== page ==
Past research has shown that preterm children have an increased risk
of attention problems, hyperactivity, anxiety or depression and
social problems, the authors write in Pediatrics.
“We found that preterm children have higher rates of persistent and
changing emotional and behavioral problems at school entry – between
ages 4 and 5 – than do full-term children, and that their problems
are more persistent,” said lead author Jorijn Hornman of the
University of Groningen in The Netherlands. “The latter is really
new, we did not have evidence on this.”
The researchers used data from a long-term Dutch study of children
born in 2002 and 2003. A full-term pregnancy lasts 39 to 41 weeks,
and the analysis included 401 kids born very early, between 25 and
31 weeks of pregnancy, as well as 653 kids born moderately preterm,
between 32 and 35 weeks, and 389 kids born at full term.
At ages 4 and 5 years, the children were assessed for emotional and
Overall, more than 7 percent of preterm children had emotional or
behavioral problems at both time points, compared with less than 4
percent of full-term children. There was a similar difference
between groups for problems that appeared at age 4 and had resolved
by age 5.
Early pre-term children had the highest rates of persistent
emotional and behavioral problems, at just over 8 percent.
“Persistence of a problem usually indicates a chronic problem and
these have been shown in other research to have higher persistence
into adolescence,” said Dieter Wolke, professor of Developmental
Psychology and Individual Differences at Warwick Medical School
U.K., who was not part of the new study.
Issues that were not present at age 4 but emerged at age 5 were less
common, affecting 4 percent of preterm kids and 2 percent of
The earlier a child was born, the more likely they were to have
emotional or behavioral problems.
“The brain develops very fast in the last weeks of pregnancy,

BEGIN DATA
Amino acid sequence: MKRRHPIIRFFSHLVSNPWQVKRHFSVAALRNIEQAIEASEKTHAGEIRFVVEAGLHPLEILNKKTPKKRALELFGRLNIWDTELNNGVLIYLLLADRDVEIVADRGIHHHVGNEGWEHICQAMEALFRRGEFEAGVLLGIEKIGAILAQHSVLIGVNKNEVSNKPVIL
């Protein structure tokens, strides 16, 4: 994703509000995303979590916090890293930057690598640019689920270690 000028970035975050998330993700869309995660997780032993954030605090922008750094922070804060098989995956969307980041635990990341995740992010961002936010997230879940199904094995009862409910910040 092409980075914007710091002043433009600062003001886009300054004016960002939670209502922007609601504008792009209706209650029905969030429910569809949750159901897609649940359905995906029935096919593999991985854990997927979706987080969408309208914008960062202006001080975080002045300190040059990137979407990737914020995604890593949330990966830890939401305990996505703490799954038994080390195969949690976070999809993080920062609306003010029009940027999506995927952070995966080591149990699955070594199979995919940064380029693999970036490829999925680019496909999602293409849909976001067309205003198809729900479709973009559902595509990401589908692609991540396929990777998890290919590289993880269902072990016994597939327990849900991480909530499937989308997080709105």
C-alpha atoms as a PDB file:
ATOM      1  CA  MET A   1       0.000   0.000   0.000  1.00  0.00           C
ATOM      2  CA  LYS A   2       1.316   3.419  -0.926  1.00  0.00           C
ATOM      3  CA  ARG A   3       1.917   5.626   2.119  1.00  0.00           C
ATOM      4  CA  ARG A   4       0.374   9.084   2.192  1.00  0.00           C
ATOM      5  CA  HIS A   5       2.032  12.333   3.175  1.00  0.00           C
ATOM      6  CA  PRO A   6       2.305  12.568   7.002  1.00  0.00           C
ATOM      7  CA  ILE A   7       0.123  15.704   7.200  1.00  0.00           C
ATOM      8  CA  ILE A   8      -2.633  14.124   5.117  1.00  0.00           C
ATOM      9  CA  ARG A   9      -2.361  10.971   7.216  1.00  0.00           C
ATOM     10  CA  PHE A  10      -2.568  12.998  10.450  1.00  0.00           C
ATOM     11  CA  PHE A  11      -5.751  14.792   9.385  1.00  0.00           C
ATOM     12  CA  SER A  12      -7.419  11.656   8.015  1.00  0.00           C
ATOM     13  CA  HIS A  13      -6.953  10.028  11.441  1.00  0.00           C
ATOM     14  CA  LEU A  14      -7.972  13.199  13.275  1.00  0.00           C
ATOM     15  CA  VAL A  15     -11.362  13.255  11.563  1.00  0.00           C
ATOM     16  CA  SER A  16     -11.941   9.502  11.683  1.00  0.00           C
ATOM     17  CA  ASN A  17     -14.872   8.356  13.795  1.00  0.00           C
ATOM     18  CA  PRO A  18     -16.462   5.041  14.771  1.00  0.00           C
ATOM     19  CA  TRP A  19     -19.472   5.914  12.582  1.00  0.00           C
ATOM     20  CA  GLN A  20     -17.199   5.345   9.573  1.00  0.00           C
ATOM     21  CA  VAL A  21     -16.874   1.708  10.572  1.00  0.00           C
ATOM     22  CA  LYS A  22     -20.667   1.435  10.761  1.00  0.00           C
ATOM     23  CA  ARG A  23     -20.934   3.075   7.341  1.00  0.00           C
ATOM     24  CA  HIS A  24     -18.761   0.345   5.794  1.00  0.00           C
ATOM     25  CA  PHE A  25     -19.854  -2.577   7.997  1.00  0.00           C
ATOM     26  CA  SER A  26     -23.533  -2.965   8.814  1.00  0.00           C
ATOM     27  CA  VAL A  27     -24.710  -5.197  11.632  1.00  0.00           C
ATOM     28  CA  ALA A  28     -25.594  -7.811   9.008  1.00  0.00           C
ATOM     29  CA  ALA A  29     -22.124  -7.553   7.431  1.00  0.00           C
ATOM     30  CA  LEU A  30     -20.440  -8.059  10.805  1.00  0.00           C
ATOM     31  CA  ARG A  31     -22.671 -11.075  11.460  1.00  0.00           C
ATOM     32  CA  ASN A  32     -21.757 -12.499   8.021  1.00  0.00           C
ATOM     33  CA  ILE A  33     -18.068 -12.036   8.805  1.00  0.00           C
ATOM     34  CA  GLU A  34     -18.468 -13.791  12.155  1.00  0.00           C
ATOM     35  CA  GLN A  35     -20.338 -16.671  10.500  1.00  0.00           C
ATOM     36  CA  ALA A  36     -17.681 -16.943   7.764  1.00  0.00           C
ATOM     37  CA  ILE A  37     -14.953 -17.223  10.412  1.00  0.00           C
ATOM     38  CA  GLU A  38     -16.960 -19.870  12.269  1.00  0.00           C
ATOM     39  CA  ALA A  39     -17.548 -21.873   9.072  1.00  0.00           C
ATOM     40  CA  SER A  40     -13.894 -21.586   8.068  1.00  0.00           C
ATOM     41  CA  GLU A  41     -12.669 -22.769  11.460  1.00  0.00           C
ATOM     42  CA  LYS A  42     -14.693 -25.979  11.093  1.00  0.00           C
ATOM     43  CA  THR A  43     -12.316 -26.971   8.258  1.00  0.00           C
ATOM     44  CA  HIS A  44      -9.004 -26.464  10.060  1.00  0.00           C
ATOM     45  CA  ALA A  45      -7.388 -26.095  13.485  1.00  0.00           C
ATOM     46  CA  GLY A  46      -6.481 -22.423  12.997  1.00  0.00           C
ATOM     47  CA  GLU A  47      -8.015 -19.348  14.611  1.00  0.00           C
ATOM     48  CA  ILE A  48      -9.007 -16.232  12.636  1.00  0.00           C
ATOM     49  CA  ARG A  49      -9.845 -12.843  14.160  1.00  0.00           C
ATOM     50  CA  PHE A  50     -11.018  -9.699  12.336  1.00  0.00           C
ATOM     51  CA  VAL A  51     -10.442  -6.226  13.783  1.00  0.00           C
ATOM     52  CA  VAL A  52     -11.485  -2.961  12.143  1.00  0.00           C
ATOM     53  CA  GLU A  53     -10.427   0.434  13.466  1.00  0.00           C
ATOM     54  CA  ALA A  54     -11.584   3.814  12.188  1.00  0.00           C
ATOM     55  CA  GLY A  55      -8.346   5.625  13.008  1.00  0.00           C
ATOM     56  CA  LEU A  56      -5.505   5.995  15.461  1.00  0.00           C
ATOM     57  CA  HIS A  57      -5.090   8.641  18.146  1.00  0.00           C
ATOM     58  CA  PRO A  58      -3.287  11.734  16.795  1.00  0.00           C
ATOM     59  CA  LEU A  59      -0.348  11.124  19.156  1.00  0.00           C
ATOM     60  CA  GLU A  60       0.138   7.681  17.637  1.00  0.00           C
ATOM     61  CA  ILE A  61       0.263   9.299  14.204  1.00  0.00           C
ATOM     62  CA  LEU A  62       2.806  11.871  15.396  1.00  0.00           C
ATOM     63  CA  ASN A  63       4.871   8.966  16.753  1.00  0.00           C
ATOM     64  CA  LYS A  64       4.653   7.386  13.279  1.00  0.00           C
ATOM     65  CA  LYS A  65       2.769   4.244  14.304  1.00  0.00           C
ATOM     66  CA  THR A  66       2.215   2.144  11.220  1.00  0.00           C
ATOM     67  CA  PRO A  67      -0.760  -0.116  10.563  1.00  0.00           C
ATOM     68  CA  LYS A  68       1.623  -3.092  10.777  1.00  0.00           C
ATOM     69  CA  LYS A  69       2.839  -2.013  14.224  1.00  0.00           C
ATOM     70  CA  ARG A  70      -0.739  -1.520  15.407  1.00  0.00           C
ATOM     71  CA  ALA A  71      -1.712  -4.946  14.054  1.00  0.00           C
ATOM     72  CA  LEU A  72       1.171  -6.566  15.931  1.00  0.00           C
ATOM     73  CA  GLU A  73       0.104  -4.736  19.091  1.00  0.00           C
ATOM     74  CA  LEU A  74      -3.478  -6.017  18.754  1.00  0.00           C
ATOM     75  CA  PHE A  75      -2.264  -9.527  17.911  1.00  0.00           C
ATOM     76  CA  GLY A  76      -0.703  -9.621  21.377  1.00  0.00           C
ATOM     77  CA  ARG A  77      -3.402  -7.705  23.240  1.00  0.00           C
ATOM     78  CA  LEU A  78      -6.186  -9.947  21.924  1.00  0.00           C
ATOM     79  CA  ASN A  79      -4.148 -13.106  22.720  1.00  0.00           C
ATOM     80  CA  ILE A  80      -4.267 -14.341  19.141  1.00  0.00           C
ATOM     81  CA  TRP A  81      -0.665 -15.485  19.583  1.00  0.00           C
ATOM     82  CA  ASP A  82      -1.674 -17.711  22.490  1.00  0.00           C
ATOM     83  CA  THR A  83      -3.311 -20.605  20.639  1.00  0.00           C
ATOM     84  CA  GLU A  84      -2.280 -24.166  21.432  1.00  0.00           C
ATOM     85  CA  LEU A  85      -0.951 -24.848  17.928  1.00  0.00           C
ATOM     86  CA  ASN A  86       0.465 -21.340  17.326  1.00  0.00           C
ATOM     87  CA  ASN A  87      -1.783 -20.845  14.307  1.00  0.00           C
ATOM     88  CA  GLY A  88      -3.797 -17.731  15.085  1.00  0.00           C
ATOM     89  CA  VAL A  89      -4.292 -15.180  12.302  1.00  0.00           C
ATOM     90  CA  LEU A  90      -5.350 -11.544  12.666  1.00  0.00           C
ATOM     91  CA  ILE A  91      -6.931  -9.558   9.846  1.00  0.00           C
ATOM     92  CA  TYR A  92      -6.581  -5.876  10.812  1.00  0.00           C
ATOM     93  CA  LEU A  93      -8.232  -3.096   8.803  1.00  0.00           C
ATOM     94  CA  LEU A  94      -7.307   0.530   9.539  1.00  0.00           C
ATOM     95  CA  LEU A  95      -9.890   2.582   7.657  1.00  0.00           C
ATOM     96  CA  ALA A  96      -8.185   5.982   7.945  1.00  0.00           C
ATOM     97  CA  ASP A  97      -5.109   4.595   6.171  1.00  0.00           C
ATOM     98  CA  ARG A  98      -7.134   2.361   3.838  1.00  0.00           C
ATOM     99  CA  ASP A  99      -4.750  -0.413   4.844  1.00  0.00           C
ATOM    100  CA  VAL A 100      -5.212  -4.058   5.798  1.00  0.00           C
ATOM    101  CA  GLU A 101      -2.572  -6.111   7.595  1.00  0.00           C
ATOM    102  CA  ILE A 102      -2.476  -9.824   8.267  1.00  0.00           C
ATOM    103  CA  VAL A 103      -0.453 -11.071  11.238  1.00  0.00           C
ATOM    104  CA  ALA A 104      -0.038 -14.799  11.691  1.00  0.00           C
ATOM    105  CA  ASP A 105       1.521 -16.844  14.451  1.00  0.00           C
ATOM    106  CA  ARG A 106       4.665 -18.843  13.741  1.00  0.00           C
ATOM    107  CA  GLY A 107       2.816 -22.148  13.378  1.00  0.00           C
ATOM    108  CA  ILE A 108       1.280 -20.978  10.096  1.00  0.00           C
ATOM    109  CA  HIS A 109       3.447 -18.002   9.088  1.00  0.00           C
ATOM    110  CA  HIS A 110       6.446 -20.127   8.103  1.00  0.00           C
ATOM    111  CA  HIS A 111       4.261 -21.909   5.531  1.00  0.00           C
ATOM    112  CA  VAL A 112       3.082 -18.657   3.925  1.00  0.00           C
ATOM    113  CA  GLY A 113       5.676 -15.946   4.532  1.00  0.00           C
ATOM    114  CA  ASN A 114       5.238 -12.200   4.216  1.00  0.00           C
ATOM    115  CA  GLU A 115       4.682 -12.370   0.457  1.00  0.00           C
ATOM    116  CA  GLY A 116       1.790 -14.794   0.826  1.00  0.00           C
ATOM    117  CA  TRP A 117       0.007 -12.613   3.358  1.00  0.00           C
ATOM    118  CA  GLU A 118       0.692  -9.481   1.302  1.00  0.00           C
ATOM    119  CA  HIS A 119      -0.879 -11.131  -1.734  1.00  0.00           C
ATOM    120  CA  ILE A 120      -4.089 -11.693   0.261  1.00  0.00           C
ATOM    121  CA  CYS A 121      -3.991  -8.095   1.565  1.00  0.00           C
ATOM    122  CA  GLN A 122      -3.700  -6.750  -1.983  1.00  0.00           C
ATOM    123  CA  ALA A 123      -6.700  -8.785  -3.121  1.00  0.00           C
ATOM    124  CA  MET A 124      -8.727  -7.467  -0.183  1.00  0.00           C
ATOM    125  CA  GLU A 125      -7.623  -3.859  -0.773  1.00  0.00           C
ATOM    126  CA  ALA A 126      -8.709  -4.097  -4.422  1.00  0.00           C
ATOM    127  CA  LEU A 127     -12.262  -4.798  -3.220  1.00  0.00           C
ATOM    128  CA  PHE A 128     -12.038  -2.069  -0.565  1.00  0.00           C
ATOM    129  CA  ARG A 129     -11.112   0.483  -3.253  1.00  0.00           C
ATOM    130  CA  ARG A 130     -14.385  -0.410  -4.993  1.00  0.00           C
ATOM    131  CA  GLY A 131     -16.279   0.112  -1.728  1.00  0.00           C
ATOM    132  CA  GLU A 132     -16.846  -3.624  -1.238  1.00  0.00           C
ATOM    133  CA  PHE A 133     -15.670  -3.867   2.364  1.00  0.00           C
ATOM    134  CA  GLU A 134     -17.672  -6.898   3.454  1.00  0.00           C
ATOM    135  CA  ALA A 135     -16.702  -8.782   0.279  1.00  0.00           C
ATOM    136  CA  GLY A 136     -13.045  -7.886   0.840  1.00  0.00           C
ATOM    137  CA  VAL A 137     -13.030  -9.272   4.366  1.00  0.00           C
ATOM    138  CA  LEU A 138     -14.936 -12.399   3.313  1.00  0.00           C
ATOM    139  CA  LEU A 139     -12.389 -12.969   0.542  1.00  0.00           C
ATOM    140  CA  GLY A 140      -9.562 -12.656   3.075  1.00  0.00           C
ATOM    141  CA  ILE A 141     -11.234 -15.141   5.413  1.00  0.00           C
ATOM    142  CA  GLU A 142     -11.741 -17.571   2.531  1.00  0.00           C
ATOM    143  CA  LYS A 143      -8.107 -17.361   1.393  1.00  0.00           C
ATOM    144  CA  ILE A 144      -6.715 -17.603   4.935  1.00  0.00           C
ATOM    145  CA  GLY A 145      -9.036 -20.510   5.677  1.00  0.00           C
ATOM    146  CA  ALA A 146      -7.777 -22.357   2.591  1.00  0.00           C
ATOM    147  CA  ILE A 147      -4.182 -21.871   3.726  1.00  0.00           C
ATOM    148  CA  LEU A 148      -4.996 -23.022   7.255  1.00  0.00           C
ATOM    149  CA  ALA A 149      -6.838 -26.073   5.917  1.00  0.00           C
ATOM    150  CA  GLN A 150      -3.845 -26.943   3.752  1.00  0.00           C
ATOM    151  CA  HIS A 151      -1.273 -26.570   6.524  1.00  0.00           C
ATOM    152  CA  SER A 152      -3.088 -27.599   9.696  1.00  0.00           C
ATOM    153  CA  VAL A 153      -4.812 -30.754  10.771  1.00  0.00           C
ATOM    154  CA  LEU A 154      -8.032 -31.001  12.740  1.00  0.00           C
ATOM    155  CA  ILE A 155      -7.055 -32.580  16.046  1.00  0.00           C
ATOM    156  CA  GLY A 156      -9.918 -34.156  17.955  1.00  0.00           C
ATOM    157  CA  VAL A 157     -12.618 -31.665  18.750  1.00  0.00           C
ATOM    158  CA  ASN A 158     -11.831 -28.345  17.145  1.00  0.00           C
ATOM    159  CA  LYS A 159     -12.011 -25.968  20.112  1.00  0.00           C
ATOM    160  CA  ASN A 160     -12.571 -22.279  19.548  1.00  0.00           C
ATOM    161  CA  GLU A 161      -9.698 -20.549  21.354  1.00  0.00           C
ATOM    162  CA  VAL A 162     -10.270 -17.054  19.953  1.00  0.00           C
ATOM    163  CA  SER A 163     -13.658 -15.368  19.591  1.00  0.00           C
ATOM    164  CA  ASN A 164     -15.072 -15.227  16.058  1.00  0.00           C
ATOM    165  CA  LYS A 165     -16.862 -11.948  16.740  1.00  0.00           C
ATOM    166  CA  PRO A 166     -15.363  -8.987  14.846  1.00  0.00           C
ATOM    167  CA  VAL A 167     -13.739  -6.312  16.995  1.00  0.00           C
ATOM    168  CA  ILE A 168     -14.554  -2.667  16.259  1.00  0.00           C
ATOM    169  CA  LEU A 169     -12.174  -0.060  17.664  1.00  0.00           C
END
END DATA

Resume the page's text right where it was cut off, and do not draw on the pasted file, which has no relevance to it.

especially the reorganization and differentiation of newly formed
neural networks,” Hornman told Reuters Health by email. “Preterm
delivery may disrupt this,” and could increase the risk of long-term
emotional and behavioral problems.
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These problems could have a large impact on school performance and
interaction with other children, she said.
“We do not yet have evidence on persistence into adulthood,” Hornman
Early detection, parenting support and timely referral to
specialized care helps give preterm children the best start at
school, she said.
“These findings may help to determine before school entry which
preterm children are likely to have increased risks of emotional and
behavioral problems when attending school,” Hornman said. “The good
news is that 90 percent of the moderately preterm children and 80
percent of the early preterm children are consistently without
emotional and behavioral problems between age 4 and 5.”
“Parents of very preterm kids should be aware that there may be an
increased risk (despite most developing within normal limits) and
indicate to teachers and mental health professionals that their
child was born very preterm to assist them with the right
interventions,” Wolke said.
SOURCE: http://bit.ly/1MKUihk Pediatrics, online April 21, 2016.
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